Following Post Thumb rule #1 for building your team
“I agree that ability to learn is really an important attribute. What would you consider a good indicator of this ability, i.e. how can you assess a candidate for that?”
There are two main methods to validate someone’s learning skill during 60 minutes of interview you have: one is by provoking a short learning experience on the spot and second by monitoring how a person describes his own experience with regards to projects he conducted. Here are few practical advice about utilizing those methods:
A short learning scenario:
During the interview every good interviewer will take time to describe the company and the working environment (I’m saying that out loud, as not everyone does it…) and this is an exact opportunity where you can volunteer some completely new information and monitor how the person reacts.
There are several things to monitor: does the candidate take new pieces of information for granted, does he wonder how it all incorporates into the whole picture, does he take time to think before answering, and the last in this chain, but probably my favorite – does he use this new information by taking it into consideration in the ongoing conversation. If a person knows to reflect, he knows how to learn.
What to look for in description of personal experience:
You can monitor how the candidate describes his own experience by asking questions about how he dealt with particular scenarios, with an emphasis on his ability to think under stress, etc. You want to pay attention on how he handled new information. For people who can really learn, information quickly converts from vague array of facts into holistic knowledge.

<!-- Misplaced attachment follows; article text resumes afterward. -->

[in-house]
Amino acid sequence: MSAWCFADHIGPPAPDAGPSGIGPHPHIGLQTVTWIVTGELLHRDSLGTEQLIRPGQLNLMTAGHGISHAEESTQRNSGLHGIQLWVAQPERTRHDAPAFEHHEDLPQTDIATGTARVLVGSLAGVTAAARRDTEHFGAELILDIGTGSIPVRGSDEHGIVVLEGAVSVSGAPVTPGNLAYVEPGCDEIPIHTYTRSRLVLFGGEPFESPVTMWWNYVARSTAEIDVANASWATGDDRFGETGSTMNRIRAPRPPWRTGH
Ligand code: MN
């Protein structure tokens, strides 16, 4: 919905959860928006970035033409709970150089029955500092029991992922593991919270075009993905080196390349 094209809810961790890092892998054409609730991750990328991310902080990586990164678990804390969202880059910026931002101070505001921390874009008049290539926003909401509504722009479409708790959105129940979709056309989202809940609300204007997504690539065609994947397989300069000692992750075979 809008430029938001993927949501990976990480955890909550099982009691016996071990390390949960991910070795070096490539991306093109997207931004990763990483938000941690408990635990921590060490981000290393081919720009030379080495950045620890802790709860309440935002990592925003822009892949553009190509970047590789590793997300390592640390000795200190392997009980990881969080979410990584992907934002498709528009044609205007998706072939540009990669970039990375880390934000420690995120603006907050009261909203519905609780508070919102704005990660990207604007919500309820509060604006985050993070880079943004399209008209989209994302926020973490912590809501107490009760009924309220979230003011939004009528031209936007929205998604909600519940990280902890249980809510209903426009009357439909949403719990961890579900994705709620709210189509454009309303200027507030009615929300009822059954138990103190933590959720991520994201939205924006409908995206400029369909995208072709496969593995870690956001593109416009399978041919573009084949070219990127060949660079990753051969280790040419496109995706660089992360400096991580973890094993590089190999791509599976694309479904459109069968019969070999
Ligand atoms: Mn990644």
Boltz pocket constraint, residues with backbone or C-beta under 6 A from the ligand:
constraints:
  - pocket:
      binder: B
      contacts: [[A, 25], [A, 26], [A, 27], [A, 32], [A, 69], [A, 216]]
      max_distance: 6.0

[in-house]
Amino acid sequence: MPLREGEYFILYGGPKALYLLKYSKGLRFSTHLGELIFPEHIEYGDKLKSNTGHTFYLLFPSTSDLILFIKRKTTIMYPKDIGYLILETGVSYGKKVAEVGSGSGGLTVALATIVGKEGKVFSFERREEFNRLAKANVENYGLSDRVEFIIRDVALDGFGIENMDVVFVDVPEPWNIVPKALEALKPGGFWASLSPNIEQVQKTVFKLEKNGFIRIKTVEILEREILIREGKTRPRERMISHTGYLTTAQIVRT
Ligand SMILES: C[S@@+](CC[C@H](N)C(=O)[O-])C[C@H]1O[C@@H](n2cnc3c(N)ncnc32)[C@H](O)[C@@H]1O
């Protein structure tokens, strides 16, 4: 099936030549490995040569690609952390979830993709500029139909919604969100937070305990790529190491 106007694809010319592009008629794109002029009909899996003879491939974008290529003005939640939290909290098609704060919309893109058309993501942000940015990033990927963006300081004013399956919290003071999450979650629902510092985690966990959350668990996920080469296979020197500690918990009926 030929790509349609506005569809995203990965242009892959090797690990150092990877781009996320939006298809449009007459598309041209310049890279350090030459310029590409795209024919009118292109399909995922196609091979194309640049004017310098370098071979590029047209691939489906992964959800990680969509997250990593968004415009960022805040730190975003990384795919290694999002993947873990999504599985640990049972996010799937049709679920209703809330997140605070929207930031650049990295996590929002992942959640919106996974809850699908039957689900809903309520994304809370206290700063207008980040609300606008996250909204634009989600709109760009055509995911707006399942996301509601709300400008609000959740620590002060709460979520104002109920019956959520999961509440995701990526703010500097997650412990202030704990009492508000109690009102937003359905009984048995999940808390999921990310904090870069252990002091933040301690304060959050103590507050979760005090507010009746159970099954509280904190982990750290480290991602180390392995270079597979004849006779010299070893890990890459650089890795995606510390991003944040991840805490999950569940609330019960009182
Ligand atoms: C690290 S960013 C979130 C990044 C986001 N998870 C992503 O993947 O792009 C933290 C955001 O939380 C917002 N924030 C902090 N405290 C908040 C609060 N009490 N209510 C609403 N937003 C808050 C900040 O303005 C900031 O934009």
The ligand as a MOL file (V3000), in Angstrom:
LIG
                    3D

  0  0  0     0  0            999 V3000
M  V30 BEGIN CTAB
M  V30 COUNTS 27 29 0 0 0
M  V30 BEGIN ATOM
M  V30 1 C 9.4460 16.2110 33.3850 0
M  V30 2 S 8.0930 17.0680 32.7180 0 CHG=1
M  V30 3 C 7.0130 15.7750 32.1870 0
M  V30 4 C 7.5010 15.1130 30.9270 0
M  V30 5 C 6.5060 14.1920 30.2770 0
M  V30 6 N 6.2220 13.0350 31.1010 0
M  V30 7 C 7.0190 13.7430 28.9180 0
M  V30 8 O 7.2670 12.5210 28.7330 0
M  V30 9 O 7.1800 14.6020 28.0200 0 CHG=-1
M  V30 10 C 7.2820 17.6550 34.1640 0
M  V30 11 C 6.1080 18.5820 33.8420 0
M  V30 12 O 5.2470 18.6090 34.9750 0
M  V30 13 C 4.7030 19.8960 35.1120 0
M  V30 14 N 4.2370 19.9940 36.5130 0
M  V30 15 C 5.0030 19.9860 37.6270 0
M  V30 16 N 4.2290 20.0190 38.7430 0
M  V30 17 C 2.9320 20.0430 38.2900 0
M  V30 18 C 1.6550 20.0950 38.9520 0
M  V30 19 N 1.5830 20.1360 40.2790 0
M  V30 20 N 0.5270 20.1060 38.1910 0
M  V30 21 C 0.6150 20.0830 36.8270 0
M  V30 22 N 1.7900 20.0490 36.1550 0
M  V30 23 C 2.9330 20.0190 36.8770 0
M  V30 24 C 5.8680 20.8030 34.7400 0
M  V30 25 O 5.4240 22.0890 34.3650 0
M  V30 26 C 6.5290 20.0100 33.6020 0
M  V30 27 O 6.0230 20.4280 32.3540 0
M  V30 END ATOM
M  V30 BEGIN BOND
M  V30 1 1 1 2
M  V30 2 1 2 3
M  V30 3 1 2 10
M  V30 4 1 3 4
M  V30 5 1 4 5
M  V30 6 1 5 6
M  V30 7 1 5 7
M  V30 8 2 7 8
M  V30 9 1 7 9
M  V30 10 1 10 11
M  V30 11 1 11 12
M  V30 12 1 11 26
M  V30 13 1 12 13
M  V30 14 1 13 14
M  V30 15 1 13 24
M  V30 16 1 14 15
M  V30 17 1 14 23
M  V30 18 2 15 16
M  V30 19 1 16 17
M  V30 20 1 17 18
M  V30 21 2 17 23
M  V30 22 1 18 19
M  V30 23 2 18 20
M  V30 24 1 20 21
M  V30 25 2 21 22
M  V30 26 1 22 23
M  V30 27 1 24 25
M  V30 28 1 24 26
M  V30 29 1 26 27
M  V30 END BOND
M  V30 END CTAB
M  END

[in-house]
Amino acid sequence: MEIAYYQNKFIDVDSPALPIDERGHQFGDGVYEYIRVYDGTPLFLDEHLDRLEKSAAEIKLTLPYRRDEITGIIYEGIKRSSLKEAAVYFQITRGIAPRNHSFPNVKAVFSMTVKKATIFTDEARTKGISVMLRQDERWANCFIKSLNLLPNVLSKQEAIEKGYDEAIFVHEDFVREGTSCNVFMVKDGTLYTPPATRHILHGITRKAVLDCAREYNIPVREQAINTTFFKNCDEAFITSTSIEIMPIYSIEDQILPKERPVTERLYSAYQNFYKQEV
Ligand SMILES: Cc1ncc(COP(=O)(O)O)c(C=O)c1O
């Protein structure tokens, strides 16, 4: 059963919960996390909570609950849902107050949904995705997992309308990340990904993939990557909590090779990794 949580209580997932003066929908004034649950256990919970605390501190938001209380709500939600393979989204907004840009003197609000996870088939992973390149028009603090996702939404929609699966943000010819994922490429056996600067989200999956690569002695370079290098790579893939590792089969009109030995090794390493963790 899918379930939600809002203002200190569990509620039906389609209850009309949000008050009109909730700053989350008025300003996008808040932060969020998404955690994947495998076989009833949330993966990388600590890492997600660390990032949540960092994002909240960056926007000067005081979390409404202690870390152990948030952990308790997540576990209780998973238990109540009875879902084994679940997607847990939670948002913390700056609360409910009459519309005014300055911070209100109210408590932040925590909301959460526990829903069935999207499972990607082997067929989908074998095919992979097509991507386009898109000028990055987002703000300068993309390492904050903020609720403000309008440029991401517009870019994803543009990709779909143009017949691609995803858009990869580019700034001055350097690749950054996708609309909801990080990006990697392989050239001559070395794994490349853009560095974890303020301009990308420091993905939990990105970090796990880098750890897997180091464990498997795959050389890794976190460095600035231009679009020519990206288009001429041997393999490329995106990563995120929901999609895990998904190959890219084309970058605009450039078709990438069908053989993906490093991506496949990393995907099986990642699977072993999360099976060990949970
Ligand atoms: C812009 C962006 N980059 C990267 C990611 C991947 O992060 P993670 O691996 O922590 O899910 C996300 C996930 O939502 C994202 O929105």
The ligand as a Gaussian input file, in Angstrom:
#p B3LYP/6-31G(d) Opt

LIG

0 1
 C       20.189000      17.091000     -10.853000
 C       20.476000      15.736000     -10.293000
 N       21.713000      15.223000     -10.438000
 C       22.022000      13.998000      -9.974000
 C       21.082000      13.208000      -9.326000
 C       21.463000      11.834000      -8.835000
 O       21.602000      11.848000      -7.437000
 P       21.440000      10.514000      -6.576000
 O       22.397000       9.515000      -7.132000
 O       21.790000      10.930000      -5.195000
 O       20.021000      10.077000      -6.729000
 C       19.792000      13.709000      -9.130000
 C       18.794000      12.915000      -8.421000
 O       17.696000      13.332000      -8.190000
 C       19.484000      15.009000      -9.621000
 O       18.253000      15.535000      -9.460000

Every project has its whims, and I begin to doubt the candidate when he starts to recite only well-known clichés “from the book”. By looking into details about how the candidate has acquired his knowledge and learned the environment and who were his sources, you will see not only his general style of management, but also his ability to learn.
Another way is by asking about what he has learned on this or that specific project. You will be surprised by the variety of answers to this question, because this it’s not trivial at all. After all, whatever he chooses to answer, he admits to have learned something on the project, something he didn’t know before, and for that a person has to be strong enough. Exactly the kind you want on your team 🙂
Right on. Excellent advice. A sophisticated, polished approach to understanding the subtleties of talent excellence. Nicely done.
Thank you so much for your comment and top notch review 🙂
I’m thrilled to see how a question of one person helps many!